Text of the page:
Tuesday, October 31, 2017

#4C18 Brief Update - The New Wait List


I woke up this morning to find lots of discussions on social media concerning the new wait list policy that we are using this year in our convention acceptance process. It is new this year, and I do not know if it will be used next year. Let me explain why we are using it this year. And thank you for your patience in this unsual Cs year.

Because we were unsure about how many folks would accept or decline their invitations to be on the program and join us in Kansas City, I opted to use the wait list. I wanted to make the program as open to as many folks as possible who wanted to and could go to the annual convention.

As folks accept and decline their invitations over the next few weeks, we'll batch together those who can now be placed on the program (those on the wait list), and emails or new invitations will be sent to those folks. This is a more complicated acceptance process, but I felt it necessary given our situation this year. I didn't want to exclude anyone who could go to KC but just couldn't get on the program. Part of the reason for the smaller program this year is the emphasis on activism and local work, which will happen in part during the all-convention activity on Thursday, March 15 at 1:45-3:00 PM. By blocking off a prime time slot for this activity, a time slot that we could most guarantee that everyone would be available, as recommended by the Social Justice and Activism Task Force, we lost a number of sessions. So this added an additional reason to try the wait list.

If you are on the wait list, this means that you might still be on the program with the session or presentation that you proposed, depending on how many folks decide to accept their invitations. Those placed on the wait list can do one of the following:

  • sign up to facilitate the all-convention event and have your name listed on the program (I'm not sure how many people we will need, but there is a good chance we will need some);
  • wait to find out if you've been accepted once we know who is declining their invitations to be on the program;
  • do both of the above -- that is, sign up to help facilitate the all-convention activity and wait to find out if your original proposal is accepted. 

So please, it is very important that you follow the links in your acceptance email and notify NCTE/CCCC as to your decision (accept or decline) so that we can begin putting together panels or finding slots for those who are currently on the wait list as soon as possible. The sooner the better for your waiting colleagues. 

I hope this helps. My apologies for not making this wait list option clearer before acceptances went out, but there has been an unusually large number of moving parts to this year's annual convention planning. Please forgive me.

Peace

8 comments:

  1. I like this idea. Hope it works well and can be continued for future conferences. With a conference as selective as 4Cs is now, so many good ideas don't fit in, and then it's frustrating to see spots go empty.Good luck with this!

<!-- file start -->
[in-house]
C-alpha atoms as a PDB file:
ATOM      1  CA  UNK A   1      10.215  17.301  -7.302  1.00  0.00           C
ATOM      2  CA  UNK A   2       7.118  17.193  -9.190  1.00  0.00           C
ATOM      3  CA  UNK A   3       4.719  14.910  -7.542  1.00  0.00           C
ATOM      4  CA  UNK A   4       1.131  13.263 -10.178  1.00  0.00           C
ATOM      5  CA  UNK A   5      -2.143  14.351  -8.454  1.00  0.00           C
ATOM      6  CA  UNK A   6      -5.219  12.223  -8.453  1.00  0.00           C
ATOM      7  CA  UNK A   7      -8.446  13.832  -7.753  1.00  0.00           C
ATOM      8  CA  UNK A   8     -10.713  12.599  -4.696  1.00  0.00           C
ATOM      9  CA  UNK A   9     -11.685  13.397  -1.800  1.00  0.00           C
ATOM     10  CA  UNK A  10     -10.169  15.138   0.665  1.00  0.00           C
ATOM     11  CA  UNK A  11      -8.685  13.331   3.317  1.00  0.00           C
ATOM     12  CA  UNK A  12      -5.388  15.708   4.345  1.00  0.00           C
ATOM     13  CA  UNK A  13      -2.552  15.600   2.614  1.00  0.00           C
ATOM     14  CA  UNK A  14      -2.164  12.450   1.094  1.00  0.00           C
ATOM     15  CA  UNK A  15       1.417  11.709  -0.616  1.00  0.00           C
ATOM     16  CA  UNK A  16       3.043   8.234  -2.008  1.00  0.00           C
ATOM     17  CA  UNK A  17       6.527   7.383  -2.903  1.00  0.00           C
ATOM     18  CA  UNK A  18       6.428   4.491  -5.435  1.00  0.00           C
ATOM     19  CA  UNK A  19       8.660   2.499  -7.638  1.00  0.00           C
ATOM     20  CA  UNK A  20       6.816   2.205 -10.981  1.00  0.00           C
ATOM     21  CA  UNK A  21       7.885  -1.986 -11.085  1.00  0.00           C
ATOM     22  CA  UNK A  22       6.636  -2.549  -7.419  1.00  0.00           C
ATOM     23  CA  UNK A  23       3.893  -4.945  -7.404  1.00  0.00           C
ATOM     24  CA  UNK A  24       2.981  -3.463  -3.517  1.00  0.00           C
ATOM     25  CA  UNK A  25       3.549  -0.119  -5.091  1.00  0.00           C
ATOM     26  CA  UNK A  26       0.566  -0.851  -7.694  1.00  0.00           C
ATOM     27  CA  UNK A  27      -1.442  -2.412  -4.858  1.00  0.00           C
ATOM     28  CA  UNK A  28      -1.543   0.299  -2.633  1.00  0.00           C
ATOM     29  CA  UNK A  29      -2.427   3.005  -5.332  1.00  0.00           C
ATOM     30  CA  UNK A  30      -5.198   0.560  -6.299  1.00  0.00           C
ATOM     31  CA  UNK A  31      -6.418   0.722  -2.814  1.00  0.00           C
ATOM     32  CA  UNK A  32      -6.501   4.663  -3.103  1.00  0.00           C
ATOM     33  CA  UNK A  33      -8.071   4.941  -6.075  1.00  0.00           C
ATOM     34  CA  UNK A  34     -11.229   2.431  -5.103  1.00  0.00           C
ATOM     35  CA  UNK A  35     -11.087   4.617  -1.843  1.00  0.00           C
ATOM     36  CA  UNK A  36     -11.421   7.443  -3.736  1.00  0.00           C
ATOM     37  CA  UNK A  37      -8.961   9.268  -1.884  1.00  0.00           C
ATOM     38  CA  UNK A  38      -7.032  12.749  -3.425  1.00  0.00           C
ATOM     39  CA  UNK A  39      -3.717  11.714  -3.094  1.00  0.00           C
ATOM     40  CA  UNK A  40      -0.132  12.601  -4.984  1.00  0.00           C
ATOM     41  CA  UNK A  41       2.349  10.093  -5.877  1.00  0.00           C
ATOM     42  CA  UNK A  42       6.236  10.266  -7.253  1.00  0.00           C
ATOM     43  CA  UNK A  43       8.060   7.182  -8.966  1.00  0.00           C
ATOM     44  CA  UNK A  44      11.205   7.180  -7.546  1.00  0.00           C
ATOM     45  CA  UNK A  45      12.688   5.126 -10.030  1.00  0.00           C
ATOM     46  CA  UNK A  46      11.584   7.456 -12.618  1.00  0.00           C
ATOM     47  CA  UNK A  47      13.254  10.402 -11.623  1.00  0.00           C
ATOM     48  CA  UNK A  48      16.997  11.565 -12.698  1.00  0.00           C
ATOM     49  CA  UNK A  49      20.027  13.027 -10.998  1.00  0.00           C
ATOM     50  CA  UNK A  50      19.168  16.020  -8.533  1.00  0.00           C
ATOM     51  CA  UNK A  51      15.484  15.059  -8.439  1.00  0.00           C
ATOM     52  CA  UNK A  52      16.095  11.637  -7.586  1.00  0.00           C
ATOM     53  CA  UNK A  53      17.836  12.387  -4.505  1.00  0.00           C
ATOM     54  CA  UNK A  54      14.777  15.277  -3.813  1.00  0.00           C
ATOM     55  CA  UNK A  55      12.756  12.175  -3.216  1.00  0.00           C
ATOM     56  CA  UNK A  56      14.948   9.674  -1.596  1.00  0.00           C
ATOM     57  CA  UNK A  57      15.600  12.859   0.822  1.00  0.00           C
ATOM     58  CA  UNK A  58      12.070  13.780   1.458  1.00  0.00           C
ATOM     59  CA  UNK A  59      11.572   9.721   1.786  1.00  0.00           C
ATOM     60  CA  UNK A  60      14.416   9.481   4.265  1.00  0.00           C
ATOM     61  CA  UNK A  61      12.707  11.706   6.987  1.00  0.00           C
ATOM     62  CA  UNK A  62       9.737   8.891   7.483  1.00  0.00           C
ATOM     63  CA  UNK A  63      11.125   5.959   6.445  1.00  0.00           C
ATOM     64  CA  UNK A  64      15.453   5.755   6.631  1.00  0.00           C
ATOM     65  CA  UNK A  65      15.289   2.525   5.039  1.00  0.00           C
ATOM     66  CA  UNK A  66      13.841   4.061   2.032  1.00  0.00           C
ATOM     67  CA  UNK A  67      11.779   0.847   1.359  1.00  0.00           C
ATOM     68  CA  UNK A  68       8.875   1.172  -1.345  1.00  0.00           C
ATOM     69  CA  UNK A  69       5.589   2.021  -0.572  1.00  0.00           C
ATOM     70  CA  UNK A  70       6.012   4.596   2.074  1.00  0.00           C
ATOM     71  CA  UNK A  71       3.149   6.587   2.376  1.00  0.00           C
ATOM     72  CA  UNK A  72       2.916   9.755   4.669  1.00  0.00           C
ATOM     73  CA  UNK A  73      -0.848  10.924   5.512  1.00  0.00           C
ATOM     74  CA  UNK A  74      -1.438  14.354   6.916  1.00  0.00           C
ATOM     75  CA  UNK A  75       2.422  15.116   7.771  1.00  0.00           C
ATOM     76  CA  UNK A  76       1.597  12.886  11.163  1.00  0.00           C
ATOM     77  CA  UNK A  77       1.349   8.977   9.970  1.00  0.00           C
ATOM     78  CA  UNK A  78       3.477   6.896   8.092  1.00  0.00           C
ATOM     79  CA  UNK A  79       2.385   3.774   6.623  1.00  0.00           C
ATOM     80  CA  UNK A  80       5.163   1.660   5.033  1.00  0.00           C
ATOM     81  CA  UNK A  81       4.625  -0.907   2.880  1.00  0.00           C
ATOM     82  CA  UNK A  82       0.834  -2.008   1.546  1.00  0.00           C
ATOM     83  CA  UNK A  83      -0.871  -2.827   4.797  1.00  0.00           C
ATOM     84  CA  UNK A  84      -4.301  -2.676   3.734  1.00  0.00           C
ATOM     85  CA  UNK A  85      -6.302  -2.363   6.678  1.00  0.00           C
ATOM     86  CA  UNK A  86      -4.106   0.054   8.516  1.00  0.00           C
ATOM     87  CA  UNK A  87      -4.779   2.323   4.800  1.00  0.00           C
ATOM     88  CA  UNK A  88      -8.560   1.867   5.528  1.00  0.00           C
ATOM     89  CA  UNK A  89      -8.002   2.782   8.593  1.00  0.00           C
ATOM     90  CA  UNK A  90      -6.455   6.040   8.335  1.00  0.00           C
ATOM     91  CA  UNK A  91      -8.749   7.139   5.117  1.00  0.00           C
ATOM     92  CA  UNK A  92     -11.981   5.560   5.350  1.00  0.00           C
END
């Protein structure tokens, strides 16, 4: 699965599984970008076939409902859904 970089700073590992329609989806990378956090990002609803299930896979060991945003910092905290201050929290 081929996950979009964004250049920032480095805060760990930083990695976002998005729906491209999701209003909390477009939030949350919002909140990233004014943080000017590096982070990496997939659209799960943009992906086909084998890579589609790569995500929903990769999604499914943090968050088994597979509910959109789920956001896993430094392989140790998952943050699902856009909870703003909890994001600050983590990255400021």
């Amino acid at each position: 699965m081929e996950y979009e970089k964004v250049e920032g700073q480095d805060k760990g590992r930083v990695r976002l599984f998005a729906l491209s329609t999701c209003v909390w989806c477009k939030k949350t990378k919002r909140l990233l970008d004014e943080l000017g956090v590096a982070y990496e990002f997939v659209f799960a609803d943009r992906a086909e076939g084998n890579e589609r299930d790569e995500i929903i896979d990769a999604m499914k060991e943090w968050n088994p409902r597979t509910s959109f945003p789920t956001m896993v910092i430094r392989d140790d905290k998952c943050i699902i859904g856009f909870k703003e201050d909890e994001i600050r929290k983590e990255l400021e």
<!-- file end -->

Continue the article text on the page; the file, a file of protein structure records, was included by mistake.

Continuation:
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    1. Indeed. Thank you for the encouragement. I'll tell Vershawn. He may decided to do it next year too.

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    2. Me too. Other competitive conferences I apply to (TESOL and the American Association of Applied Linguistics) do something similar. It maximizes the opportunity for those interested to be able to present.

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  2. I don’t think a waitlist is a good idea this year or in the future. In terms of this year, if a chunk of the program Thursday is now dedicated to activism (which is appropriate) then people should have been able to propose papers and panels to participate in that conversation. People tailored their proposals in good faith to the CFP, and tried to write to a general composition audience (whatever that means), but now they have learned that the program and selection criteria have been changed at the last minute. This process needs to be reviewed so that this kind of mess never happens again.

    Scot Barnett

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    1. Let's hope states stop passing racist laws that necessitate our organizations to take a stand like this. I'm glad they're including an time for everyone to focus on anti-racist activism. BTW, the selection criteria wasn't changed.

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    2. I appreciate your comments, Scot. I do want to note that selection criteria did not change. What changed because of what happened in the summer was a few priorities that affected how many rooms, and thus proposals to be accepted, were available for presenters. yes, it would have been ideal to have folks propose to be a part of the all-convention event, but I was not able to foresee that happening. So while activism elements have been added to the program, the theme, and proposal criteria for rating and selection did not change. I hope this helps, Scot.

      Peace to you.

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  3. Waitlists put people in very difficult positions regarding funding, especially in these lean budget years. It's especially hard on would-be first-time presenters.

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    1. Agreed, but I think, the same is true for a rejection right out of the gate. Our attempt this year was to let those who likely would have gotten on the program if we didn't have the all-convention event know, and since there was a good chance that several folks may opt to decline their invitations, we wanted to offer those slots to those who could go but were initially wait listed. It isn't ideal, but I was trying to be as helpful and accommodating as possible.

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